Training areas now spawn in city centre districts in nations which enjoy gladiatorial combat. This will be the standard “work location” for gladiators on days when there are no fights, and you’ll be able to watch them sparring once weapons get introduced. For the time being I’ll give them the same “meandering” code as NPCs get when they look around memorials or art galleries and the like. Doesn’t look super-exciting right now, I realize, but once it has gladiators training (and maybe things like training dummies?) it’ll be rather more noticeable. The shape of the layout is, of course, determined by the nation’s aesthetic preferences.


Improved/Fixed/Resolved Stuff

  • Prevented market districts from spawning too many shops in nations with “forced shops” in their ideological preferences.
  • Dealt with a bunch of issues involving sand, snow and ice terrain behaving oddly when certain structures are placed on them (since these are handled differently to “ordinary” land).
  • Dealt with an interesting scheduling bug where monks really, really hated tending their vegetable gardens.
  • Fixed an issue where guards for inside and outside mints became confused about their roles.
  • Increased the colour contrast on prayer mats for certain religions to make them less painful to look at.
  • Fixed a weird bug with segments being taken out of corner towers in certain districts.
  • Fixed an issue with important guards (which is to say, all guards) not being corrected abstracted and returned when the player leaves their map grid.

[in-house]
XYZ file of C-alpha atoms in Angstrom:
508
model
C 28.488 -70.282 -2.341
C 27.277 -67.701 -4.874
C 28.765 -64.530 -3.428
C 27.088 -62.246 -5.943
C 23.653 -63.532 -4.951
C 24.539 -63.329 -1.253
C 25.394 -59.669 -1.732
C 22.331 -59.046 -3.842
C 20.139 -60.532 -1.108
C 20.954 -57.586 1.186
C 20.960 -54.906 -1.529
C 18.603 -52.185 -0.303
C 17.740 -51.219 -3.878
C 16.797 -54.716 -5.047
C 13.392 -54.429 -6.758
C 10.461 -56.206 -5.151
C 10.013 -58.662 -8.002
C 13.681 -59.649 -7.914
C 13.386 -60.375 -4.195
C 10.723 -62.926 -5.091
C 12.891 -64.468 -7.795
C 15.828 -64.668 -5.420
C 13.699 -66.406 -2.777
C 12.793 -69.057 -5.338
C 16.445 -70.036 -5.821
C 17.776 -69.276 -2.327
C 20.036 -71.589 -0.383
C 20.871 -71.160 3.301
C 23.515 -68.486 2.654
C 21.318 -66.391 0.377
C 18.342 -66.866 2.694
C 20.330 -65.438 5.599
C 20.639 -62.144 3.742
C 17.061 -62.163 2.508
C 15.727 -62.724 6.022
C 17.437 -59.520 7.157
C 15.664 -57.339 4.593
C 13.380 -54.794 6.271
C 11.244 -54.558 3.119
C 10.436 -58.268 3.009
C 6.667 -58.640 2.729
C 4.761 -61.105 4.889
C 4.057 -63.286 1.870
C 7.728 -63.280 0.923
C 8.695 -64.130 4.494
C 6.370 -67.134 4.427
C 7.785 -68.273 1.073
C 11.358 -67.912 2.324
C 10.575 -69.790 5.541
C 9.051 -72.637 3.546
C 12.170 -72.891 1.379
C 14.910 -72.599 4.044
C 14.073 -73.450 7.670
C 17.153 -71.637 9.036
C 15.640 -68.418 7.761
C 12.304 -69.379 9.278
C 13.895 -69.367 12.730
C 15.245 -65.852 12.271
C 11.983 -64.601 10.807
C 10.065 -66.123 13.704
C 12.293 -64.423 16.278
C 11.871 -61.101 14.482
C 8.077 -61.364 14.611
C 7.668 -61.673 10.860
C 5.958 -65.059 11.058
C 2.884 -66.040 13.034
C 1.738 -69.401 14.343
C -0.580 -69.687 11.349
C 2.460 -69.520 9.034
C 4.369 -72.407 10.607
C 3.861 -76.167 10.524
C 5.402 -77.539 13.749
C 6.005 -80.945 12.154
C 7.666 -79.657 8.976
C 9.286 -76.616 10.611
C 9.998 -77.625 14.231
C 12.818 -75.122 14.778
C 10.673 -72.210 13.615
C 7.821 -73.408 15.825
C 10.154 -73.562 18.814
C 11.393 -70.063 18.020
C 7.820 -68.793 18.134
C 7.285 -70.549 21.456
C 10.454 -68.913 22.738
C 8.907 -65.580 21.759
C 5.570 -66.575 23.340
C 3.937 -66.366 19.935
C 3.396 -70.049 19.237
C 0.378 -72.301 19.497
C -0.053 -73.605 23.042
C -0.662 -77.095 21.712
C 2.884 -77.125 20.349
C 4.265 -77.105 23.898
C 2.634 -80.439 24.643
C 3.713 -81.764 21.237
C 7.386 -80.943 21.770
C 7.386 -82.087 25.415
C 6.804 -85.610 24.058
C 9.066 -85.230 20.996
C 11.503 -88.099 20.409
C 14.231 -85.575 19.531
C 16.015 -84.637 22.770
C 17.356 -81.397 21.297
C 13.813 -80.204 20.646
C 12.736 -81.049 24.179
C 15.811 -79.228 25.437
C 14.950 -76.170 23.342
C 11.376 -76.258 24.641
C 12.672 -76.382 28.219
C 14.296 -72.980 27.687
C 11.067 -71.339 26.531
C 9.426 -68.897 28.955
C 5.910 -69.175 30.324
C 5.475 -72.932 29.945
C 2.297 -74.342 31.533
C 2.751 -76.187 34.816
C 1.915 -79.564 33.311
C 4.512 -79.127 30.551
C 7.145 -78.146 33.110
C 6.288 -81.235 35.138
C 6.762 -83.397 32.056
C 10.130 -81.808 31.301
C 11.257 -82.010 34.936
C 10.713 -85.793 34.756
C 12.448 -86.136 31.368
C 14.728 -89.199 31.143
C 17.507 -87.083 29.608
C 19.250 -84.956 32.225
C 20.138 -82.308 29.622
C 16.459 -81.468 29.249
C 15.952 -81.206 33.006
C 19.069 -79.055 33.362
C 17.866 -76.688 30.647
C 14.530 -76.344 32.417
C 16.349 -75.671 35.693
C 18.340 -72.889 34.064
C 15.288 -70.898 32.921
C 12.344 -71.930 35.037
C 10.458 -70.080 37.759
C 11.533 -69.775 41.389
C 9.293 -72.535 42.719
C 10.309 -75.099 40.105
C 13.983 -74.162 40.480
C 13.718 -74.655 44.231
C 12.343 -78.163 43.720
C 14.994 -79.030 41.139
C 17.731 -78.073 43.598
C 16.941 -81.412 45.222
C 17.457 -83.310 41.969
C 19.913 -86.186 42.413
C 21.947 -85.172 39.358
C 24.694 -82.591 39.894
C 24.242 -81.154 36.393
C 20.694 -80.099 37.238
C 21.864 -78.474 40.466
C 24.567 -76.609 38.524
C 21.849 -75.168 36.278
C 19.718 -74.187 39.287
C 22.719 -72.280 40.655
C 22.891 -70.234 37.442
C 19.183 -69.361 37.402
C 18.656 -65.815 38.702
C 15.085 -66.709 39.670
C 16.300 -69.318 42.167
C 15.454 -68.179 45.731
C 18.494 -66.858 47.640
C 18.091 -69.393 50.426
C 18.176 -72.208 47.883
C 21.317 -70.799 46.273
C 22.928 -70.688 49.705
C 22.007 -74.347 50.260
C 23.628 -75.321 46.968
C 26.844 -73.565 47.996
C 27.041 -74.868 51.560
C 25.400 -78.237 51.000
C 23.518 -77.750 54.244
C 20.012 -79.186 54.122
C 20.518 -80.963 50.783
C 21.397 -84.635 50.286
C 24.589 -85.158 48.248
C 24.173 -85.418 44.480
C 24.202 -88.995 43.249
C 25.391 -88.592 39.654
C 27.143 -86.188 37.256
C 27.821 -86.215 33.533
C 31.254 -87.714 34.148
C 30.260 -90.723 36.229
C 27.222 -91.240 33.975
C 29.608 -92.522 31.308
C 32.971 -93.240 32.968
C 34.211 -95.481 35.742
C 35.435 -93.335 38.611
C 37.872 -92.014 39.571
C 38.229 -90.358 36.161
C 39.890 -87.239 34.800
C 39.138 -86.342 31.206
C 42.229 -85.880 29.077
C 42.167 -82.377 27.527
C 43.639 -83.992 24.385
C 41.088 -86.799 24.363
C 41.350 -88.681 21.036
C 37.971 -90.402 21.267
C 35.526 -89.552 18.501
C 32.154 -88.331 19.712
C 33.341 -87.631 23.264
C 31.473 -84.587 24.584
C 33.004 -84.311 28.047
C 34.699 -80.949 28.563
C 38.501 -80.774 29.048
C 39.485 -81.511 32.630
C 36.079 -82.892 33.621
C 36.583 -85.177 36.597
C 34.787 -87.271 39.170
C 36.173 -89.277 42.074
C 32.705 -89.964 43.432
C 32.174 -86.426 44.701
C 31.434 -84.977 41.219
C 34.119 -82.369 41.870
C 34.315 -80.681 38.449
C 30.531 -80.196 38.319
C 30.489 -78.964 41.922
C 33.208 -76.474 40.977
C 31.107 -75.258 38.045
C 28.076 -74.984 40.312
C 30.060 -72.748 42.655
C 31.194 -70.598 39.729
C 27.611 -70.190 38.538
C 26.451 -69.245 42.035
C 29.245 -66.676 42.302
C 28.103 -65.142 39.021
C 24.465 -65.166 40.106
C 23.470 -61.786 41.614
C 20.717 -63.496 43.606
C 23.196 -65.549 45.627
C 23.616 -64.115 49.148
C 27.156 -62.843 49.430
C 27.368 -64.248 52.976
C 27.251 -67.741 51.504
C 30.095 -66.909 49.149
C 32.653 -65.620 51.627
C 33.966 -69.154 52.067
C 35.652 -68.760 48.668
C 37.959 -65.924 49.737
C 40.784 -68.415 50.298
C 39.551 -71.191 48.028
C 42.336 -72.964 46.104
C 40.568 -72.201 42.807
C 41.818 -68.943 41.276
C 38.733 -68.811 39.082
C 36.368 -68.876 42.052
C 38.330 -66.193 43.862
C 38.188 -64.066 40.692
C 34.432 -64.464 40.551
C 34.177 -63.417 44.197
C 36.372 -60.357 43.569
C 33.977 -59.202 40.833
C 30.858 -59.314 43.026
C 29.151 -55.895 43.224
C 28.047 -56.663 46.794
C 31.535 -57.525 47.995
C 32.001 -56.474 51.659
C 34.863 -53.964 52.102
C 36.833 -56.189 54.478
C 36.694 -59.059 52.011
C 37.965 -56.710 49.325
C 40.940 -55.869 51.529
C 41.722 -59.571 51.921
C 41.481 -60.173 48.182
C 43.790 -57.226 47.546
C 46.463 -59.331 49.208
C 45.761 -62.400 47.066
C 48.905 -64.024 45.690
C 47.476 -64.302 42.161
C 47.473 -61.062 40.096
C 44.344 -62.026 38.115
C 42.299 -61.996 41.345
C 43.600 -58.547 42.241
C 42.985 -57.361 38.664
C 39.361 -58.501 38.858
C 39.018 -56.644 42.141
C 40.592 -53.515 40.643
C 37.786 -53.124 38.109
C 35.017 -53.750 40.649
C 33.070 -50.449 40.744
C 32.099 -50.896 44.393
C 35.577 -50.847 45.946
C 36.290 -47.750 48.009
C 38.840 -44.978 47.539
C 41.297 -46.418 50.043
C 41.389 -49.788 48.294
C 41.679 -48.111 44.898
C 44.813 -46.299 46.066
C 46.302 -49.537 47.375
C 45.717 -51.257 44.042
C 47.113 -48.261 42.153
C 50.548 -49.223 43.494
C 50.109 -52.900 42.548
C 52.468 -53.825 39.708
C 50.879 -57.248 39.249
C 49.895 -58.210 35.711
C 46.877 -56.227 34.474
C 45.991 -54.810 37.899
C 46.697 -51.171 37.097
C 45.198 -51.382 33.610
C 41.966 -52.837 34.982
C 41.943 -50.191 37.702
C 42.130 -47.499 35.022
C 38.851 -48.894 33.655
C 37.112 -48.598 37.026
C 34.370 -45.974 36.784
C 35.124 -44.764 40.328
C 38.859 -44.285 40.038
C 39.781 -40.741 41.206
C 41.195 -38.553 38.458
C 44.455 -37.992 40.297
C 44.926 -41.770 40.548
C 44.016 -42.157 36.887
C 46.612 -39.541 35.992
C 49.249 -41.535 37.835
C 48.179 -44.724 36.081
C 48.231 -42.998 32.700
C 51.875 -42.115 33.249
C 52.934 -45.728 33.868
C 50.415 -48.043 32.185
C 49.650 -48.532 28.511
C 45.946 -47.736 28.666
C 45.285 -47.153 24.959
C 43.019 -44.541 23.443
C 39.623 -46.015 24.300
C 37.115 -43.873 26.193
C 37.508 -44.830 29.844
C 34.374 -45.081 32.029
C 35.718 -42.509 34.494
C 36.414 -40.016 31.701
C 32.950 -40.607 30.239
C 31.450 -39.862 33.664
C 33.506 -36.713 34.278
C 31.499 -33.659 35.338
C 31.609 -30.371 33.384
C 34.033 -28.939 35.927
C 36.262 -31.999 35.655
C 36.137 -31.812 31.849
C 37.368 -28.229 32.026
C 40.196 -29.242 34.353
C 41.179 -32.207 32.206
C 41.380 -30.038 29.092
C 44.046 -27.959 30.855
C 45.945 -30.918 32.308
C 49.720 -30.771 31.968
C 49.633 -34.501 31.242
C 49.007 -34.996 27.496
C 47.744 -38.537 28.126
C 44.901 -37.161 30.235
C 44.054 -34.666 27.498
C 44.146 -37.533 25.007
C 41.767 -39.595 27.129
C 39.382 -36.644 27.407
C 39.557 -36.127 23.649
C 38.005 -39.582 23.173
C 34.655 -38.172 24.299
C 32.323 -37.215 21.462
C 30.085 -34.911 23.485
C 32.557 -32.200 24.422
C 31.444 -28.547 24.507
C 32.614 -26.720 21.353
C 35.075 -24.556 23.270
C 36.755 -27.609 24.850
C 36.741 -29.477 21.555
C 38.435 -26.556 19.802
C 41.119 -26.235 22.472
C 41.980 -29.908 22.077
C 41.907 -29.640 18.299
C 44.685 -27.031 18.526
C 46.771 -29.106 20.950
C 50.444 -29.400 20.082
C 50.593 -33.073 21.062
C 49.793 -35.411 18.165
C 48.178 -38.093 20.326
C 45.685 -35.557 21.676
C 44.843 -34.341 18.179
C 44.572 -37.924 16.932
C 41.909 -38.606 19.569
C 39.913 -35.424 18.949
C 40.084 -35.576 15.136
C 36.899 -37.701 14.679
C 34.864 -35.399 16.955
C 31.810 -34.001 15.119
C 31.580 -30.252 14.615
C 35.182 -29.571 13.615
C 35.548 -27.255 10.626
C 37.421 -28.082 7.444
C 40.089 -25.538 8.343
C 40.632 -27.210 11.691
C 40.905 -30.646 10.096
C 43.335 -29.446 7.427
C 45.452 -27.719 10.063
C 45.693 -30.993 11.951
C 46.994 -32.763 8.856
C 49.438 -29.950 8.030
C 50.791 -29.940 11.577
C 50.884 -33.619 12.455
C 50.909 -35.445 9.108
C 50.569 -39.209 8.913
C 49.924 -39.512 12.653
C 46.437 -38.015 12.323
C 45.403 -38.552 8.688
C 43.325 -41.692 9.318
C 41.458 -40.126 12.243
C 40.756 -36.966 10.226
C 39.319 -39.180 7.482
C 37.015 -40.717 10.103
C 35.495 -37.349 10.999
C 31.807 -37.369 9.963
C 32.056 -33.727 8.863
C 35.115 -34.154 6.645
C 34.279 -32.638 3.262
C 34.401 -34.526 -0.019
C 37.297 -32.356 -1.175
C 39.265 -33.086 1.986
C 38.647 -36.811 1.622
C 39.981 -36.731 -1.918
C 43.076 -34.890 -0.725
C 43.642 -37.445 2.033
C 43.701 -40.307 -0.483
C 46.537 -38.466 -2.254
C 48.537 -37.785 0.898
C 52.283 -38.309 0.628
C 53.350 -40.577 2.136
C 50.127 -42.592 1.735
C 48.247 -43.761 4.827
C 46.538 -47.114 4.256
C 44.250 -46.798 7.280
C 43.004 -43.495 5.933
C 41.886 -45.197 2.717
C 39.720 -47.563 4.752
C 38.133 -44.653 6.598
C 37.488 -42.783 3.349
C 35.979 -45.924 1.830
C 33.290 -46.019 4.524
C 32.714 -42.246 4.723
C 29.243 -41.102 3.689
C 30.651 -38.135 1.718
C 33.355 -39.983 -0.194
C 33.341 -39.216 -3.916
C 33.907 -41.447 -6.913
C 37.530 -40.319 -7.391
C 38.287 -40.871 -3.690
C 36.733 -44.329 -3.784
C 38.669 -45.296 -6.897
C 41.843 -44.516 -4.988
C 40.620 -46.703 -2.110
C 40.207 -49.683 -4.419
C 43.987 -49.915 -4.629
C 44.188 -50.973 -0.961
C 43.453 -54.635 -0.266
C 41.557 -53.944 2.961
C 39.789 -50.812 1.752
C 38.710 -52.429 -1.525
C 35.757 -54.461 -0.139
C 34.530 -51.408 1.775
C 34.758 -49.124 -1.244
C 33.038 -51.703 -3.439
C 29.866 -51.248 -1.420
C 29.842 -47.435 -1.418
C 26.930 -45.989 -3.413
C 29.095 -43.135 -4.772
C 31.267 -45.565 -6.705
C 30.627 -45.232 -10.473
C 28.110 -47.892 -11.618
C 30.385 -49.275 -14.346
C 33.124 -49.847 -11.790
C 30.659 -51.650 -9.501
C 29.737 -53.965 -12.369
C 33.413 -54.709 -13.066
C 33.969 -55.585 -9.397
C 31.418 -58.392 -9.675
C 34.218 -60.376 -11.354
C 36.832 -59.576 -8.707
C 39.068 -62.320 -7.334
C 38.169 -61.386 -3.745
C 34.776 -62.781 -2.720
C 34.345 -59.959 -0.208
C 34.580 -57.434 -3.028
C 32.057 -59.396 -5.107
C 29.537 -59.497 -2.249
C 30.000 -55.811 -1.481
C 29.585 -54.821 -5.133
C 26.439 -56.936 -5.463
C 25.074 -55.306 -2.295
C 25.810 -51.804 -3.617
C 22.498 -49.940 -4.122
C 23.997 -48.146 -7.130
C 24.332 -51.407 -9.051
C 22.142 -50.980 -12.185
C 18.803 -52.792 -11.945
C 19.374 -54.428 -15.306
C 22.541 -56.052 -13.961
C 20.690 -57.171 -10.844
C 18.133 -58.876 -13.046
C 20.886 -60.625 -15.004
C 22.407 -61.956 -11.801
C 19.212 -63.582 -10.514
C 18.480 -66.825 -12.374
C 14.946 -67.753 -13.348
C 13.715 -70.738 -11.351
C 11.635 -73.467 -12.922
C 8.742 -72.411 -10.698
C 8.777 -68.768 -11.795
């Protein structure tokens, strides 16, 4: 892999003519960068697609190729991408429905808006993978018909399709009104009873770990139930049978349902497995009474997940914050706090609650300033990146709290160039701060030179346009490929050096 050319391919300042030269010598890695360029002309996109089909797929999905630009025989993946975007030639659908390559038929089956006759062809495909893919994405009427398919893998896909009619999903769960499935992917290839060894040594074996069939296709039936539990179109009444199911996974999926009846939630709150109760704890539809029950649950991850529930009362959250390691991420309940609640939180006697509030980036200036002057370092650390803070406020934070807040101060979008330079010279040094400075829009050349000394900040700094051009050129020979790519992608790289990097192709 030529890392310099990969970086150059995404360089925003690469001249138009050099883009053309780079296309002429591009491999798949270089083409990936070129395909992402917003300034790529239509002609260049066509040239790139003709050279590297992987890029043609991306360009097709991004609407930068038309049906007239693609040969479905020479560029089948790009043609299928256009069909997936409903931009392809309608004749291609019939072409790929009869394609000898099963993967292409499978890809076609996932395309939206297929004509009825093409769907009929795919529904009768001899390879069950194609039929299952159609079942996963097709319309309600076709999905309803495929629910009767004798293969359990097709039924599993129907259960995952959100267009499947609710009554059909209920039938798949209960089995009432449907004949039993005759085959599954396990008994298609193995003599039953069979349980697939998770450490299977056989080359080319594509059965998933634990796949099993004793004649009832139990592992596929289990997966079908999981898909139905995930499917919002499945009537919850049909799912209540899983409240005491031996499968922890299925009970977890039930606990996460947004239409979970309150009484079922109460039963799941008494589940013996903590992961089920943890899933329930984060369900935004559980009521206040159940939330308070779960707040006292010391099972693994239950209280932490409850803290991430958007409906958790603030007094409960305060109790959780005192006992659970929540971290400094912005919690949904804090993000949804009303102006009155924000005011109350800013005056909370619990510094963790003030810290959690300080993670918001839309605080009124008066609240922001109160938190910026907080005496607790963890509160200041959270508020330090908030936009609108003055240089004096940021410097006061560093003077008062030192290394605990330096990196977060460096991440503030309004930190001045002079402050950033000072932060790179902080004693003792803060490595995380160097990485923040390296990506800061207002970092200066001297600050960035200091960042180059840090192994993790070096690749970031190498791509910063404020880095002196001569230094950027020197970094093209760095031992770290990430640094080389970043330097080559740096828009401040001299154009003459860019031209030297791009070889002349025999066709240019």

• Random crowd NPCs will no longer go into a house that has been assigned as somebody’s home.
  • Jailers, Mercenaries, Prisoners, Merchants, Innkeeps and other classes of NPC who generally wander around a given room/floor for most of their ordinary day no longer make a mad sprint for the exit the moment they spawn.
  • The roads surrounding barracks, military bases and mansions do not override existing walls when spawned.
  • Crowd NPCs in towns with foreign communities now only go into the appropriate houses from their culture when returning “home”, and NPCs from the other civilization present actually spawn and go about their day.
  • Jail offices now contain, y’know… office stuff. Chairs and so forth.
  • Roads in snow/ice/desert towns no longer sometimes appear at a strangely low z level.
  • Towns in snow/ice with at least one edge of water no longer have edges that look strange and flat.
  • The inside of monasteries always resembles the exterior, and are therefore no longer sometimes somewhat akin to the TARDIS.
  • Houses in middle-class districts can no longer spawn, somewhat incongruously, in the middle of parks.
  • Fortresses can no longer spawn on adjacent tiles to towns (I’ve only ever seen this ONCE, and should have been impossible already, but it is now doubly impossible).
  • Fountains no longer look like delegates when they’re downhill. No, I don’t understand either.
  • The quantum scheduling system no longer causes a crash at map edges.
  • Fixed an issue that encouraged NPCs to run in circles in a particular form of middle-class district.
  • The sex of NPCs is now chosen before they ever spawn – this allows them to spawn according to cultural preferences (only female priests, only male rulers, either in army, etc) and for people to talk about them with correct pronouns.